There are so many different homes to choose from during the buying process. How can you be sure to make the right choice? From condos, downtown neighborhoods, suburbs, and country homes, there's a perfect fit for every buyer.
To make the best decision you need to be sure to really give time to your decision making process. Yes, your gut can take you in the right direction, but don't be one of the many buyers that falls prey to listening only to their hearts, ending up biting off more than they can chew.
Some homes take more work than others. This goes double for older homes. The same can be said for many foreclosed houses. The price tag might be appealing or you might love the styling of the home, but keep in mind that much of a home's value is actually in its condition.
This is why it is imperative to have an inspection done on any home you are considering buying. Additionally, you should have a clause in your contract that states if the inspection comes back unsatisfactorily that you, the buyer, have the right to end the contract to buy.
Different homes also comes with different lifestyle factors. Some buyers love the idea of having everything within walking distance. They like spending their extra time meeting friends for dinner and drinks or perusing the latest art exhibit. Could a condo be a good fit? It's a definite possibility.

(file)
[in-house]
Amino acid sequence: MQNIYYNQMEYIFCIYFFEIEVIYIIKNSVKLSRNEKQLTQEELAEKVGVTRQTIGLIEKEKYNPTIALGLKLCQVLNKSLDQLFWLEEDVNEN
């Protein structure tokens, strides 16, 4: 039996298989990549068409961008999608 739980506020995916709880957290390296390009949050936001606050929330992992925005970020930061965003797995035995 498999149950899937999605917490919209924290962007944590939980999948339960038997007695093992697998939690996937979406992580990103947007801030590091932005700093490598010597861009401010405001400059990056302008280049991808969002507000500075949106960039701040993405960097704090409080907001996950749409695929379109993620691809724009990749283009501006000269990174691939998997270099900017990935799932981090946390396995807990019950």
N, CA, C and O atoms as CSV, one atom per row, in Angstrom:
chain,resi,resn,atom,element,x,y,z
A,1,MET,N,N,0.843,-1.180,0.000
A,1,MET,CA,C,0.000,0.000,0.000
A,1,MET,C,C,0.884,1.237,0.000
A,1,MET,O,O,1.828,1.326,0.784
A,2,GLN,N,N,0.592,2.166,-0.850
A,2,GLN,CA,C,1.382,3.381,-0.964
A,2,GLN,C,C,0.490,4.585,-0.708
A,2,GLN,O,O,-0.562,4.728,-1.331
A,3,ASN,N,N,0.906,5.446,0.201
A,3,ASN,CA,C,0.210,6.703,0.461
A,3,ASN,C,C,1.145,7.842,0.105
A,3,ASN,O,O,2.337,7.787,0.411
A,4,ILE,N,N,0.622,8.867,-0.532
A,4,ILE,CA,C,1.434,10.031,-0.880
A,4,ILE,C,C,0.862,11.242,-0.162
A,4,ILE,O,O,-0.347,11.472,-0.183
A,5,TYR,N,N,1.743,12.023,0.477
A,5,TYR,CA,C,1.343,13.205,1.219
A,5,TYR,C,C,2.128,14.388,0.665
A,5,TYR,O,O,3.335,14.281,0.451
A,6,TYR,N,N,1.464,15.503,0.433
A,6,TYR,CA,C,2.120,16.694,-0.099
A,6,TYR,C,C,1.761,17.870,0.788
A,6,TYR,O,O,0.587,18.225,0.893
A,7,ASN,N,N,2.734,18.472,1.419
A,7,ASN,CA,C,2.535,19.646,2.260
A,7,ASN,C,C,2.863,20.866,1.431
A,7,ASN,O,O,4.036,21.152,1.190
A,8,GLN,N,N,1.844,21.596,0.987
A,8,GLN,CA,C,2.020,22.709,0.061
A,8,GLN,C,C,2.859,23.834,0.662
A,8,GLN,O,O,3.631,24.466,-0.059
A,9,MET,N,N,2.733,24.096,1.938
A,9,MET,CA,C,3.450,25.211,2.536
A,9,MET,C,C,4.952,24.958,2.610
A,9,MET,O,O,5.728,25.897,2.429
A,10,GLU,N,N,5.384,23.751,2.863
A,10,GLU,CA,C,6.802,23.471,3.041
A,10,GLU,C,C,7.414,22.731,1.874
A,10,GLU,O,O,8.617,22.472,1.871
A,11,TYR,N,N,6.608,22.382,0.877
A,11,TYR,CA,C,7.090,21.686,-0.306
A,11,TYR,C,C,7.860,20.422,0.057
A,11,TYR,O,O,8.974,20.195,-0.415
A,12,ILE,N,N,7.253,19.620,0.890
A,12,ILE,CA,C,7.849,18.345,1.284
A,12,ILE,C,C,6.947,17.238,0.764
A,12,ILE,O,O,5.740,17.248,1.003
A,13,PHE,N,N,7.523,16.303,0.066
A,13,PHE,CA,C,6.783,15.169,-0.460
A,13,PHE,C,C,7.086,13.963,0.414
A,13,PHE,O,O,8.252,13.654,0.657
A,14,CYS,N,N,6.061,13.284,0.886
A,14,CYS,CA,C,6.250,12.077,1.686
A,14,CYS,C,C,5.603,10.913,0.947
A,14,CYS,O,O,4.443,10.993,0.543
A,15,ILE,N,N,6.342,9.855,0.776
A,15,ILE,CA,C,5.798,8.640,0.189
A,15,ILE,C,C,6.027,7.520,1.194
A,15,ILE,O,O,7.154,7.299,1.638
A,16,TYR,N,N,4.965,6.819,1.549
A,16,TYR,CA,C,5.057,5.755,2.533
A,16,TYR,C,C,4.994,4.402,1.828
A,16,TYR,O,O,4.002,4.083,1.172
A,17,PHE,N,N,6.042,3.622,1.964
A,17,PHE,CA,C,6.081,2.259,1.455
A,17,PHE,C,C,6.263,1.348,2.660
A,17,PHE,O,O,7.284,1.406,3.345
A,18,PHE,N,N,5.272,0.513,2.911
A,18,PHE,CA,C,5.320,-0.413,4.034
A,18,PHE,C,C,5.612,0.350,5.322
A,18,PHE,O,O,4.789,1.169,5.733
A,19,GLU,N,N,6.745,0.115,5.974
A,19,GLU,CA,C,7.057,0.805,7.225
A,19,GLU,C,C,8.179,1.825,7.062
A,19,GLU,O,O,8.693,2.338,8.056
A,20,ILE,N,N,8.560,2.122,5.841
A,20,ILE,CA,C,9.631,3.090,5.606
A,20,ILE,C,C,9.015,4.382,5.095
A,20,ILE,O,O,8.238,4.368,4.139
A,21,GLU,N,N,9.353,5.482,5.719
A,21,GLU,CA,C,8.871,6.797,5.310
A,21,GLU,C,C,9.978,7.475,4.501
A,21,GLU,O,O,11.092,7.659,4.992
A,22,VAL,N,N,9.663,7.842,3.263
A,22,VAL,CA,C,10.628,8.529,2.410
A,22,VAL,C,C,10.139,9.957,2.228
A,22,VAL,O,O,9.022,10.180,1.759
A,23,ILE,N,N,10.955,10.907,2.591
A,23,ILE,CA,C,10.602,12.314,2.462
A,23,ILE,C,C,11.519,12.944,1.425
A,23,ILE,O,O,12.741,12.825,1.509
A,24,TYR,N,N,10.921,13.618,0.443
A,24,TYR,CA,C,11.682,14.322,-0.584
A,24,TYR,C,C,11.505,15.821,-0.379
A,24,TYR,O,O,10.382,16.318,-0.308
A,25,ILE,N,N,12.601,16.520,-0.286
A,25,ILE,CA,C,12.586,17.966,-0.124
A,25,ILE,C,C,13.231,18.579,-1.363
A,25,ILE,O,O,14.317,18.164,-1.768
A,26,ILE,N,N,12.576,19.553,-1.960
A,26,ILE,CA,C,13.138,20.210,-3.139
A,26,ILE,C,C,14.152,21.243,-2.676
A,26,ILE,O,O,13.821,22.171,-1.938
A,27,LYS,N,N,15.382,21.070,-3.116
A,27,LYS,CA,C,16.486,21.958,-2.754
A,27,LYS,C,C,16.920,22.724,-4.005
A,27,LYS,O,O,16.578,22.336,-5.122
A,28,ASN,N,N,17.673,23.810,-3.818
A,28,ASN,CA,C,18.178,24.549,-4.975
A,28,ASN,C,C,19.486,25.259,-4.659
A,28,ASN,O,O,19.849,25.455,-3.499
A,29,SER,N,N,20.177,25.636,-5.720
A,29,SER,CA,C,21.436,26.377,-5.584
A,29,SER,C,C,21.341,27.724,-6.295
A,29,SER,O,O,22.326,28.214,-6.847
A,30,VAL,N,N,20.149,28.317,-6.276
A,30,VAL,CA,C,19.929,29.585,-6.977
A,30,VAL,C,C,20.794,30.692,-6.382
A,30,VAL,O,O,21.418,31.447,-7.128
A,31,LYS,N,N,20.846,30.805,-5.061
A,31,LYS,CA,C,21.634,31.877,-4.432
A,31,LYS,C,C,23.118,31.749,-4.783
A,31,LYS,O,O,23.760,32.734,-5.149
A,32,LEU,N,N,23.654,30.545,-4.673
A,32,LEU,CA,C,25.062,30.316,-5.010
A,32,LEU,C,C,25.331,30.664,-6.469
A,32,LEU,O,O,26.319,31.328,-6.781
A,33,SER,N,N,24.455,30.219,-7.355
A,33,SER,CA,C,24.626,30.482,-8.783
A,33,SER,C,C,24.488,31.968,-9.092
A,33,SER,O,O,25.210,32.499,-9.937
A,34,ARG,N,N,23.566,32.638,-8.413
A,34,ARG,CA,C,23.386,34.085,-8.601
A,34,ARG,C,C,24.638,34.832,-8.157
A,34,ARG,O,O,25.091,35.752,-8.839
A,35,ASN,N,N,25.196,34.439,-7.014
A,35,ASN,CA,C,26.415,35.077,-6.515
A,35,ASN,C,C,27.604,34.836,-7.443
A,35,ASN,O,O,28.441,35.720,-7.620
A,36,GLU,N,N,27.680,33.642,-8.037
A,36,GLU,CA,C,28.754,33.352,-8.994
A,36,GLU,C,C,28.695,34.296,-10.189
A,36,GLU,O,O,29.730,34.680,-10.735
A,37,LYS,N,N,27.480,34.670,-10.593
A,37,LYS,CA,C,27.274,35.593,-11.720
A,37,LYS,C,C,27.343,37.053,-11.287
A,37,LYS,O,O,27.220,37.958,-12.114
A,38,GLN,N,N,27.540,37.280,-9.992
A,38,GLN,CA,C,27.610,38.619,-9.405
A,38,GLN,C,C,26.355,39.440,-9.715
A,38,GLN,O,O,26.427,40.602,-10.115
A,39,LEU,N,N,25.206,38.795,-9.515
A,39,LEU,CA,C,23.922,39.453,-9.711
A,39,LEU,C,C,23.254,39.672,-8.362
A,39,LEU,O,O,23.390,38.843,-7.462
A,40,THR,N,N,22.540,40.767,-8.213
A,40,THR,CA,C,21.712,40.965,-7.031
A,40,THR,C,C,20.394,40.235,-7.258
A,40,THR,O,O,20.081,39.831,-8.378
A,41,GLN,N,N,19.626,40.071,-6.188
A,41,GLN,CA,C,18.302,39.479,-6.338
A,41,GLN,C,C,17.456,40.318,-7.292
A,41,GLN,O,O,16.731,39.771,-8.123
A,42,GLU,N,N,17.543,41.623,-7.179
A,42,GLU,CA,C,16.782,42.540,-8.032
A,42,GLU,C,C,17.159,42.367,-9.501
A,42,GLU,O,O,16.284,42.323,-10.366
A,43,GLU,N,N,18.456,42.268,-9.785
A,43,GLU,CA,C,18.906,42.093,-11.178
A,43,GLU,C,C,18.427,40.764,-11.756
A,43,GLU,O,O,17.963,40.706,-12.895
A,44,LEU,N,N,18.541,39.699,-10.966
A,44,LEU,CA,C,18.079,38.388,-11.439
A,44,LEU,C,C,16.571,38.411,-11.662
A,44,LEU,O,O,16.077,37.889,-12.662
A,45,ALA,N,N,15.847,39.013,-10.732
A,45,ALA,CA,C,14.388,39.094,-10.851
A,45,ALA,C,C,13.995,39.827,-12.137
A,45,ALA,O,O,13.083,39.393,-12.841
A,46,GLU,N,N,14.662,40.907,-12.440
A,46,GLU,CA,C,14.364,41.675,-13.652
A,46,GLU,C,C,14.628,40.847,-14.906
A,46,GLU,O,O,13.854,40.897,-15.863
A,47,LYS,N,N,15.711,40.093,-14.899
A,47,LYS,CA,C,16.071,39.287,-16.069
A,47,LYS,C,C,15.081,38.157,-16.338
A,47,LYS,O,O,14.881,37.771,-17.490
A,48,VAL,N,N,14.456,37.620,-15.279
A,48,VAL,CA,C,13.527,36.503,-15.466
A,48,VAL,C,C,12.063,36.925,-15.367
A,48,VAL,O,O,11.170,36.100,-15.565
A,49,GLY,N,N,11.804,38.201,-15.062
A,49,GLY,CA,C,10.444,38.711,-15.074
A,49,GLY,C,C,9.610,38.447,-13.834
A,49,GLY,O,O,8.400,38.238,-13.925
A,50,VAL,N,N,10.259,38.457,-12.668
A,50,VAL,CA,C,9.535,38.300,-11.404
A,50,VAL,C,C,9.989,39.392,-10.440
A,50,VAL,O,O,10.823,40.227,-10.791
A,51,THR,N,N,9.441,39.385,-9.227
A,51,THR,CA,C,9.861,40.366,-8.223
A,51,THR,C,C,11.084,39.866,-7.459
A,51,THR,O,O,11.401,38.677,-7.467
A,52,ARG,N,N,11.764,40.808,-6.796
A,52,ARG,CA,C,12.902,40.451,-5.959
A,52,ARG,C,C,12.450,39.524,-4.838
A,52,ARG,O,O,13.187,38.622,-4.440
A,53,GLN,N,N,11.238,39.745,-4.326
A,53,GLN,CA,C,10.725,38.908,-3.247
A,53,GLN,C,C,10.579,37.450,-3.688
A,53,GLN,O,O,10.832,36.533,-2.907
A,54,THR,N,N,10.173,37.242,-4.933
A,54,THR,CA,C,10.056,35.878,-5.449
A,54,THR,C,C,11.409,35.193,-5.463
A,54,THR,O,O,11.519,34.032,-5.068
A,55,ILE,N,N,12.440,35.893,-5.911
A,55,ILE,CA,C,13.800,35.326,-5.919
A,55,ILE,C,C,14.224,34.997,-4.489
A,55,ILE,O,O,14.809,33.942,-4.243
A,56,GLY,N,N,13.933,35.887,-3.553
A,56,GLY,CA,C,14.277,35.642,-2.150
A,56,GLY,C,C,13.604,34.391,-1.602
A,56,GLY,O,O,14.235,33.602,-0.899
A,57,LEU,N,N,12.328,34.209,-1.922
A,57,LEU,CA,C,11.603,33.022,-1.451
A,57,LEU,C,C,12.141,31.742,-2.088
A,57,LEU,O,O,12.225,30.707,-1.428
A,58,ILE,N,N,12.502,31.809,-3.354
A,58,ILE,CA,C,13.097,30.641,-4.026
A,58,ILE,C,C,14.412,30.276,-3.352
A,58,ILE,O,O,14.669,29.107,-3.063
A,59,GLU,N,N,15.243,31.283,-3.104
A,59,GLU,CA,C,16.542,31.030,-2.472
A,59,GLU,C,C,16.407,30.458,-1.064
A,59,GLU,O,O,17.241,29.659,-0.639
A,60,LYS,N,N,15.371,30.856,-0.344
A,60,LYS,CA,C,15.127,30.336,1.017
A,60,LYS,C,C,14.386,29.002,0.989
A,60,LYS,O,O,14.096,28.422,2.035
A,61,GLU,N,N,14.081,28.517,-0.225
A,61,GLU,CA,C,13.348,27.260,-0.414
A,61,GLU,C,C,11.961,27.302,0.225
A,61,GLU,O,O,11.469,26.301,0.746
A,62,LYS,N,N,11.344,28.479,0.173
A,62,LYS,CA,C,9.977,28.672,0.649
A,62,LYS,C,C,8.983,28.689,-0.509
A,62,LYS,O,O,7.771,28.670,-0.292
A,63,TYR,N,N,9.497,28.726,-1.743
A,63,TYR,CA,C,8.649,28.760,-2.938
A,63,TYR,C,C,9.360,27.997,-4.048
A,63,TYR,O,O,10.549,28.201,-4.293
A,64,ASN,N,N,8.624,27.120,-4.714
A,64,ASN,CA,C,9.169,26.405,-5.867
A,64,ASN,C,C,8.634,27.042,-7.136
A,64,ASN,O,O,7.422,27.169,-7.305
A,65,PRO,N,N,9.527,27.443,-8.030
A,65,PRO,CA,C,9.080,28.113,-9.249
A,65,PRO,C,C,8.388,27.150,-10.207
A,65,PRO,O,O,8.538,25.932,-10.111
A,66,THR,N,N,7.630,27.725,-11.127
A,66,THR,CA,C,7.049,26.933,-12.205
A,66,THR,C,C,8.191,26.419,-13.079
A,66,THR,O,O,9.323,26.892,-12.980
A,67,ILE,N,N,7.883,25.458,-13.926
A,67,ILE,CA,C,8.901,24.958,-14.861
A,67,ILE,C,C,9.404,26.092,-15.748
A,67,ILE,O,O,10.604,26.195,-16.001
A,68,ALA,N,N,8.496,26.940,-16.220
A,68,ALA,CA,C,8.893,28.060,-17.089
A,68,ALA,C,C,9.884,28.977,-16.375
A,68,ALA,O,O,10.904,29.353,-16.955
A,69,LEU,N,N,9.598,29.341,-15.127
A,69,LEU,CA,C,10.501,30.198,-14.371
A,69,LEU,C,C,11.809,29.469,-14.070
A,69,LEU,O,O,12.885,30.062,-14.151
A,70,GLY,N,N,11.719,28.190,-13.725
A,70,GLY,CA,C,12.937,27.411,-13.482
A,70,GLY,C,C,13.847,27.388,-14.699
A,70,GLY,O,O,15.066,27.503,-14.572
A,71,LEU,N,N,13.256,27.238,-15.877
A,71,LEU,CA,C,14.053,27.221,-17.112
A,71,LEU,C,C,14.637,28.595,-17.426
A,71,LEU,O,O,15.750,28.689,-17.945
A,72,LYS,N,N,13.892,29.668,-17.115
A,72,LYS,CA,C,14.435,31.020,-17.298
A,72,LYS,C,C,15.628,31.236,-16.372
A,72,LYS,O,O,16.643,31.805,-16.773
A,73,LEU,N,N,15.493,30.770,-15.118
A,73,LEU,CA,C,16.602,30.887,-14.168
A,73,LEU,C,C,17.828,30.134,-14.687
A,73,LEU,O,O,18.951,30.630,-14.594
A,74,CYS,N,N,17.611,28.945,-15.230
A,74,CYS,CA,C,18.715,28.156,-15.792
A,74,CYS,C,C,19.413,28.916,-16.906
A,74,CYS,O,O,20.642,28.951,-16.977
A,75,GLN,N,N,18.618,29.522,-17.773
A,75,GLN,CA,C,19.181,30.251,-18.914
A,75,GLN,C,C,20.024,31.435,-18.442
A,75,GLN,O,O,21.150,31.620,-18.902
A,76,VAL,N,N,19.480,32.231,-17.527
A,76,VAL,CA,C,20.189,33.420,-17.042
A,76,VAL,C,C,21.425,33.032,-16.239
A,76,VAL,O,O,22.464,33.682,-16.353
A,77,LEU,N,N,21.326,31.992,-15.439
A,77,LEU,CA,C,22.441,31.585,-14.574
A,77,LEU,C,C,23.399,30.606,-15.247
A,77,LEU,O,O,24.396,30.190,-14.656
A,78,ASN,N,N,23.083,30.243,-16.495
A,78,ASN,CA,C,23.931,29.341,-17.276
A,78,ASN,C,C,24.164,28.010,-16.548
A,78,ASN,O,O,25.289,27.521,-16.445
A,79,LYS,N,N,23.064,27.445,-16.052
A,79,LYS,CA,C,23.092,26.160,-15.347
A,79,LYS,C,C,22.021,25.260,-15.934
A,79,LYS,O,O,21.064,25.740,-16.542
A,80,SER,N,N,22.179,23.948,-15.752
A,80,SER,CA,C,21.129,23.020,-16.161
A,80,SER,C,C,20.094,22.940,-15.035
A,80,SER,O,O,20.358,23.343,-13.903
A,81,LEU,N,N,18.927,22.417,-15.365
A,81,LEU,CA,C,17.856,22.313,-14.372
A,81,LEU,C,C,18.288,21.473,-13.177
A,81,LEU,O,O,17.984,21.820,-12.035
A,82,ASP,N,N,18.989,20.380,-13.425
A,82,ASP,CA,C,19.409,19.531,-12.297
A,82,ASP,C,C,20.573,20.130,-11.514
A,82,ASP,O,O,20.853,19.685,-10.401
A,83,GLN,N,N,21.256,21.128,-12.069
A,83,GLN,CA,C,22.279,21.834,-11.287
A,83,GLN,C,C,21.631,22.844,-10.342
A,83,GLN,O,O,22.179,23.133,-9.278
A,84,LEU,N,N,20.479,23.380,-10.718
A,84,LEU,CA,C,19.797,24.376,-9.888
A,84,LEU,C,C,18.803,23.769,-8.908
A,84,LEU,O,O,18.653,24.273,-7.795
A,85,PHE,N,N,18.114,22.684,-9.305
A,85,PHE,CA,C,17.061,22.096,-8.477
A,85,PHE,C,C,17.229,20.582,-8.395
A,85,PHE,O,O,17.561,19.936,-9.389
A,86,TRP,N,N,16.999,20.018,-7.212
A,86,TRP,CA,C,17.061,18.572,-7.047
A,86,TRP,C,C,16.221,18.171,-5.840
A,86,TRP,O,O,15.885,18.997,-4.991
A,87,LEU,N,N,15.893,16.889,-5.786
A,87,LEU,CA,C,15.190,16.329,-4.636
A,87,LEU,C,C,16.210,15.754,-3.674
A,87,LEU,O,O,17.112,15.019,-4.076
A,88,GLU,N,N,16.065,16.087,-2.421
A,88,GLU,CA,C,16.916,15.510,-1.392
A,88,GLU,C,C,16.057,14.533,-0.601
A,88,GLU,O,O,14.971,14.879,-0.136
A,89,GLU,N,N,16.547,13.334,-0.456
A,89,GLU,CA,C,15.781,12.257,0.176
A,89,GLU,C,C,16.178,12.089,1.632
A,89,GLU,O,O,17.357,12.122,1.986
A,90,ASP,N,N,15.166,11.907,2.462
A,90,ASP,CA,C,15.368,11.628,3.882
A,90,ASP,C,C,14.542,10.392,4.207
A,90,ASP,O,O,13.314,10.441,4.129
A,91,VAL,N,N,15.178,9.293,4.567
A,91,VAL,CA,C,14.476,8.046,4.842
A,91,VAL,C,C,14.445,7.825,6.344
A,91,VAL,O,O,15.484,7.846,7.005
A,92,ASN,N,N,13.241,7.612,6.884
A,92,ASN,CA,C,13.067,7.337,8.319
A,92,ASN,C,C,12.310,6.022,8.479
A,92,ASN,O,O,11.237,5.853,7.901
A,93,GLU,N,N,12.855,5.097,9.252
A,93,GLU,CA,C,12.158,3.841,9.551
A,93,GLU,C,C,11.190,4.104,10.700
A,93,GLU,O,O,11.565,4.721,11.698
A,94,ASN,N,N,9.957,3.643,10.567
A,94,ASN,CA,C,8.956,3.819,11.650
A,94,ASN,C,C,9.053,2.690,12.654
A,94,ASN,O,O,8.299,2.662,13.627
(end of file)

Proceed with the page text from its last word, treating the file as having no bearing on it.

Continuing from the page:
Homeownership comes with its share of time intensive responsibilities. Lawns need upkeeping. Repairs need made. A condo can give you the location you desire without all the extra maintenance you'd find with a single-family home. That means extra time for the things that really matter to you!
Condos, while low maintenance, however, can also have their downsides. You will share walls, common areas, and amenities with neighbors. If you are an extremely private person, then condo living may not be for you.
Do you prefer a more isolated setting? Many people love the idea of country life. Just keep in mind that the further you are from people, the further you are from grocery stores, hospitals, and restaurants.
The real key is to decide what lifestyle is best for you and your family. Once you've decided this, you'll be able to zero on the best location. Next, be sure to consider more than just the price tag of a home. Consider upkeep costs, area taxes, needed repairs, and even future saleability. Do your due diligence and you're sure to make the right choice!
Posted on Thu, January 19, 2012
by Pam McCutcheon